Research Associate, School of Earth Sciences
1 day left
- Full Time
Division/School School of Earth Sciences
Contract type Open Ended
Working pattern Full time
Salary £33,199 - £37,345
Closing date for applications 24-Mar-2019
Modelling of volcanic eruptions generally relies on equilibrium constitutive equations, despite the fact that most eruptive processes are inherently in disequilibrium. The DisEqm project, which started in 2016, has as its core goal to create an empirically-constrained, quantitative description of disequilibrium processes in basaltic volcanism, and to apply this to key volcanological problems through a new numerical modelling framework.
The Bristol PDRA will be responsible for high-pressure and high-temperature (HPHT) experiments on basalts in our experimental petrology laboratories to develop empirically-validated constitutive models for multiphase basaltic magma undergoing disequilibrium degassing and crystallization and to identify regions of parameter space of specific interest for 4D tomographic experiments to be conducted on the Diamond Light Source (DLS) synchrotron at Harwell.
The PDRA will generate basaltic samples in our existing rapid quench TZM cold-seal apparatus and then conduct HPHT rheological experiments on in our new HPHT cold-seal rheometer (up to 250 MPa and 1300°C). The rheometer is a world-first. It has been designed at Bristol and built by our technical staff in the Earth Sciences workshop.
We are currently entering the commissioning phase. The PDRA will be able to learn from and contribute to this process. Samples will be geochemically and texturally analysed using inter alia QEMSCAN, NanoSIMS, microRaman and FEG-EMPA in collaboration with partners at Manchester. Constitutive rheological equations will be generated by extension of methods previously developed at Bristol on analogue systems.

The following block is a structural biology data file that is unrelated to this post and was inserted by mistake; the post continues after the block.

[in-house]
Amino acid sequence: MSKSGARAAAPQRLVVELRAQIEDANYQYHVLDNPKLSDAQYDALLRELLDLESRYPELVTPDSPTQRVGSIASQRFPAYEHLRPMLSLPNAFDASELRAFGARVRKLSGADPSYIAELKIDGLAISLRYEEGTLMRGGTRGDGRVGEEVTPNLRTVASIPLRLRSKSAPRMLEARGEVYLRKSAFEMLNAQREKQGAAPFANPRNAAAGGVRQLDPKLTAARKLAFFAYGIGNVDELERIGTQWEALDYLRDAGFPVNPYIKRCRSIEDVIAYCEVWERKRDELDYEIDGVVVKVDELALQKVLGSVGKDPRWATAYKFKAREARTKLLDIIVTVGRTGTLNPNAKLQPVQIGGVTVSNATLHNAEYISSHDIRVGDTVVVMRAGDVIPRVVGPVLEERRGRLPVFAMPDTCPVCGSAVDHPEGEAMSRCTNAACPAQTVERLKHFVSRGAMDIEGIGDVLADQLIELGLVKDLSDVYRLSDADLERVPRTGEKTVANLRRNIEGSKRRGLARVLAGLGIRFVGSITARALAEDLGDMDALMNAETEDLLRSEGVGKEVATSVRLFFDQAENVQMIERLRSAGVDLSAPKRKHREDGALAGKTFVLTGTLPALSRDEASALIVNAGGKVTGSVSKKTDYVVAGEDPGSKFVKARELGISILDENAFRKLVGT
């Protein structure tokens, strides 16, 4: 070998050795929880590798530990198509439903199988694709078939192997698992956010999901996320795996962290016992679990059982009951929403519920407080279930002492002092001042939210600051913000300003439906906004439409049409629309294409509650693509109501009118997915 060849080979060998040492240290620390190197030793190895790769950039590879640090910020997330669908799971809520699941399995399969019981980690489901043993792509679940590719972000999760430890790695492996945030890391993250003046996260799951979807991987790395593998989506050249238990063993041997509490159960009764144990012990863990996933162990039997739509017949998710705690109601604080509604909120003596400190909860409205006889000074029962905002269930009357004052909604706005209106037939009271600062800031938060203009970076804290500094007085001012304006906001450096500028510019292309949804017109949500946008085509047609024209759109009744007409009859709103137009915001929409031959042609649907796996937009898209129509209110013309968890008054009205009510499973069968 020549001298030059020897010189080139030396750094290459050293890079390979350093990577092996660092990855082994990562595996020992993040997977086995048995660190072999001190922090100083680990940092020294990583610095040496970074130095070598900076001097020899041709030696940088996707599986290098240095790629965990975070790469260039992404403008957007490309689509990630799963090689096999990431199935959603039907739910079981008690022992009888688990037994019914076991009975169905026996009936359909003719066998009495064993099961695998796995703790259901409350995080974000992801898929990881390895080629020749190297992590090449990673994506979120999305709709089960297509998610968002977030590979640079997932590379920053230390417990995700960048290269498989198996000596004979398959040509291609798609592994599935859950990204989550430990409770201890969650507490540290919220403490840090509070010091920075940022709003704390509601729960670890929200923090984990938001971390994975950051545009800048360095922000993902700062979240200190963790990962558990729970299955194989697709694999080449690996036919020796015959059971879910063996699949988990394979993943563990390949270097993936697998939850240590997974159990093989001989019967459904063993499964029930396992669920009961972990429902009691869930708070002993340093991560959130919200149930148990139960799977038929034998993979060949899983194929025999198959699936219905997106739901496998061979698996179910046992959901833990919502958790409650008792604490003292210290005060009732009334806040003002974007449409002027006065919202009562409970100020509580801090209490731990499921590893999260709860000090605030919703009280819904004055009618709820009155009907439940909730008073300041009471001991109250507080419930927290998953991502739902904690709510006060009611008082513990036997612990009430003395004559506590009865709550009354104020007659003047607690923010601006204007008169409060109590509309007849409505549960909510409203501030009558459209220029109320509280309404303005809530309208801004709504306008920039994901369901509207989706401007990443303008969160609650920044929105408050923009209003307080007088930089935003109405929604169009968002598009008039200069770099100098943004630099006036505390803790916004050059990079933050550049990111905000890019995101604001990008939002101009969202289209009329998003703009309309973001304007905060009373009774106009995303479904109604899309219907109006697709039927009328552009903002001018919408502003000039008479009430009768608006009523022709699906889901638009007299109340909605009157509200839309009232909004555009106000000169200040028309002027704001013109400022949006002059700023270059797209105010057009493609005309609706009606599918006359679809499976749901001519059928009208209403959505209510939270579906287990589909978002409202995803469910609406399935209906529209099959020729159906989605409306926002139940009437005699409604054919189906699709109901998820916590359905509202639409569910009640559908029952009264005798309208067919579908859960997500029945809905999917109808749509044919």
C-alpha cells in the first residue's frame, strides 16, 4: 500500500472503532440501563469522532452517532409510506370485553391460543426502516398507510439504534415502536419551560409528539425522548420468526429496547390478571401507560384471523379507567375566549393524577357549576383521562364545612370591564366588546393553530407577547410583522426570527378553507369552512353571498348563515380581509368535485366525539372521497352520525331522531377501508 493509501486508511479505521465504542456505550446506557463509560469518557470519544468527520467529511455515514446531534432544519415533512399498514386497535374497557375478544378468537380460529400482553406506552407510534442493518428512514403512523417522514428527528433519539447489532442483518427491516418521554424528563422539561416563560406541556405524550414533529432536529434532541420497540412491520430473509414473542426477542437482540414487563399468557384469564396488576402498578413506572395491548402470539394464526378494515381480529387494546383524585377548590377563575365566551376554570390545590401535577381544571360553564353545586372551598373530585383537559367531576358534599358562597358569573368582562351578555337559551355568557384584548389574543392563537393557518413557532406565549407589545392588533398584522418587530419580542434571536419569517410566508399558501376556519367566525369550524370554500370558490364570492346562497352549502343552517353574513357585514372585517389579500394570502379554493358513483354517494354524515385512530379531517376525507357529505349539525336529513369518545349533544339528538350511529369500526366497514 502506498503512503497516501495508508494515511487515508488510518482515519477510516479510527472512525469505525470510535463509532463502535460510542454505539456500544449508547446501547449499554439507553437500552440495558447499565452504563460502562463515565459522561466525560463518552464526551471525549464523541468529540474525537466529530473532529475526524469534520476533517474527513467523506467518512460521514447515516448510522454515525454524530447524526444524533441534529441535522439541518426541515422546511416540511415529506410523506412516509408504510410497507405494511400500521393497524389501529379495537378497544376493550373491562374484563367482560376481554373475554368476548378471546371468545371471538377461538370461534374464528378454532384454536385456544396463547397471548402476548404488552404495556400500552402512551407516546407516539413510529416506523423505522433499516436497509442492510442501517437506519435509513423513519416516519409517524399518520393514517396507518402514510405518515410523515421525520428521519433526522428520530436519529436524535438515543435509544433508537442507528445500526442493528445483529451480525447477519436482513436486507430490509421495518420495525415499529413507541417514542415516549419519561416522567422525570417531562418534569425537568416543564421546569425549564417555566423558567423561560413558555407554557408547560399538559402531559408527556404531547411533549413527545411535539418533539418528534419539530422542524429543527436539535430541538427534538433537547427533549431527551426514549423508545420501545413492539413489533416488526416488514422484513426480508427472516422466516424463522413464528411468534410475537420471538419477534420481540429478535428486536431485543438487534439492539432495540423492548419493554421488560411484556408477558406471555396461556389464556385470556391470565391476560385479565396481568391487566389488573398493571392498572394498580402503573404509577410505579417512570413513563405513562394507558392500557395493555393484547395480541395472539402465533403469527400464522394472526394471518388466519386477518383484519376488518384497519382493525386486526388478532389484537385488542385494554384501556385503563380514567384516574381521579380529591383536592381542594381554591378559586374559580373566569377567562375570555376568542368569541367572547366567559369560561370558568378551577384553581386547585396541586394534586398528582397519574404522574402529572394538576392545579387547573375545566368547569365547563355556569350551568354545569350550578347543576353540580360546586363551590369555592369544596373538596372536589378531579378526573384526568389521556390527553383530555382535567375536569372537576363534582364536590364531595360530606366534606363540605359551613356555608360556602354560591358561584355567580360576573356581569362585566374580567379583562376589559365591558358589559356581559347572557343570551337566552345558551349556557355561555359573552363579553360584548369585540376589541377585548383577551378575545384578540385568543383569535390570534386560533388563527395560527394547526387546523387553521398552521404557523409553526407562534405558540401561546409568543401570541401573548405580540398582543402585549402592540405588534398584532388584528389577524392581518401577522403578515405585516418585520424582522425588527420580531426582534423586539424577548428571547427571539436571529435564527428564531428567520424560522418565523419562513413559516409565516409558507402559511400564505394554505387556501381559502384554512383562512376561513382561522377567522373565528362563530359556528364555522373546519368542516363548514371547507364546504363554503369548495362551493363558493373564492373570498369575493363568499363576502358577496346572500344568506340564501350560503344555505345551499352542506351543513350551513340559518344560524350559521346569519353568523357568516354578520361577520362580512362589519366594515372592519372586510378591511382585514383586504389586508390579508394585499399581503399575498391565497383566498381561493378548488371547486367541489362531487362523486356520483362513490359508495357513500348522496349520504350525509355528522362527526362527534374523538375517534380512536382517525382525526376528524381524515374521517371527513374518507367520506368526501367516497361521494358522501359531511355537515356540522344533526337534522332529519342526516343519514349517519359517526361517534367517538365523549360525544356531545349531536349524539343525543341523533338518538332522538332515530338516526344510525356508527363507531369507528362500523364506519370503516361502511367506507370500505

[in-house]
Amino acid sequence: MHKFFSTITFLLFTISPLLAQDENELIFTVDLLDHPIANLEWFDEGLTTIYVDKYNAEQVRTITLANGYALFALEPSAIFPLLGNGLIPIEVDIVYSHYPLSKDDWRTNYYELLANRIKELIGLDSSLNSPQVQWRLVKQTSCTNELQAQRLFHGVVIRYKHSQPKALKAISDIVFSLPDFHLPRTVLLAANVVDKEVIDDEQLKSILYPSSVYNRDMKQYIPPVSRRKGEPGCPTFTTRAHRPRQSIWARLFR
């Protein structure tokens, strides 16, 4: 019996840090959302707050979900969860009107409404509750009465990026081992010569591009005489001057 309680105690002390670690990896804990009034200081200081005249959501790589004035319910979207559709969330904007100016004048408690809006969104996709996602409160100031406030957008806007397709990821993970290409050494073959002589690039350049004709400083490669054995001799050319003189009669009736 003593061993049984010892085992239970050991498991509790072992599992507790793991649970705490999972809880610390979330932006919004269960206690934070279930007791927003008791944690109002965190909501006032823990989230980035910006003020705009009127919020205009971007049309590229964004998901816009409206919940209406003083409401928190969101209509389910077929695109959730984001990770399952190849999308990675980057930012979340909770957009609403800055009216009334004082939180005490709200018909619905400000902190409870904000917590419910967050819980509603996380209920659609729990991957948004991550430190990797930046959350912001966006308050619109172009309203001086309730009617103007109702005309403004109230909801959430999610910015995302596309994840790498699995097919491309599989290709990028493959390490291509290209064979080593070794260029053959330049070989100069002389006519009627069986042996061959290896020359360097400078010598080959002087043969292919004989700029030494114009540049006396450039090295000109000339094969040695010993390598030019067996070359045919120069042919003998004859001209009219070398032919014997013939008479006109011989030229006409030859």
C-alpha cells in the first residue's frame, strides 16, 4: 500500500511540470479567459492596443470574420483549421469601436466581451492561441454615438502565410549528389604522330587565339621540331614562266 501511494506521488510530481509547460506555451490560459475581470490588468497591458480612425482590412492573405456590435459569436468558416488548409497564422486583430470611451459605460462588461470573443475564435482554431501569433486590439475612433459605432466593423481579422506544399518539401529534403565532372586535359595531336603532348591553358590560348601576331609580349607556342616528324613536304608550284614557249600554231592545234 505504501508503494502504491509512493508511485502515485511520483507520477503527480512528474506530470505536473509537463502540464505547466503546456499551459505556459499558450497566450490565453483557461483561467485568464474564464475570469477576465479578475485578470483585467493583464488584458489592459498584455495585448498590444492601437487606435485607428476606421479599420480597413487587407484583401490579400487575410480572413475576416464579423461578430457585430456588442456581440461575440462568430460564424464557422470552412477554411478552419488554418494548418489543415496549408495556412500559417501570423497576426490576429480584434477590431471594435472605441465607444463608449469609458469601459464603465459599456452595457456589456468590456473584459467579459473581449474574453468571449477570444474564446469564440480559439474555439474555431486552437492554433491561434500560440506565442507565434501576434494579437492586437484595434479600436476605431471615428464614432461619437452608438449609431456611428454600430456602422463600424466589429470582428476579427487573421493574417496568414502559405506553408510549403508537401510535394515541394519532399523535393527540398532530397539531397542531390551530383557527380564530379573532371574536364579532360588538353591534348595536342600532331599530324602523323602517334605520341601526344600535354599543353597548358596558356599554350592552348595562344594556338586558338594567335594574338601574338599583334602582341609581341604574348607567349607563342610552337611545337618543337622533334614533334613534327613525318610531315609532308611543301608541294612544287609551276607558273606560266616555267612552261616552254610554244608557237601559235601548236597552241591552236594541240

The successful candidate will have a strong background in the physical Earth sciences to PhD level. Essential attributes: experience of experimental research and quantitative analysis of experimental data; understanding of igneous petrology; a demonstrated capacity to complete complex projects to the highest standards; and strong communication, team-working and interpersonal skills. Desirable attributes: experimental petrology, SEM/EMPA/ion probe, image analysis, fluid dynamics, rheology, phase equilibria.
The DisEqm consortium is led by the University of Manchester, and includes the Universities of Bristol, Durham, Cambridge, and Arizona State and the Diamond Light Source at Harwell. The PDRA will be fully embedded in the broader project and will be encouraged to interact with collaborators from around the world. The PDRA will be supervised by Professor Heidy Mader and Dr Richard Brooker with support from the wider project team, particularly: Prof Mike Burton and Dr Margaret Hartley (Manchester), and Dr Ed Llewellin (Durham). The PDRA will join the large and vibrant volcanology and petrology groups in the School of Earth Sciences at Bristol. The School of Earth Sciences and the University of Bristol are committed to and offer considerable opportunities for ongoing professional development and mentoring of Early Career Researchers.
For more information, please contact Professor Heidy Mader and Dr Richard Brooker and refer to the further particulars at: www.bris.ac.uk/jobs.
The closing date for applications will be 23:59 on Sunday 24th March 2019.
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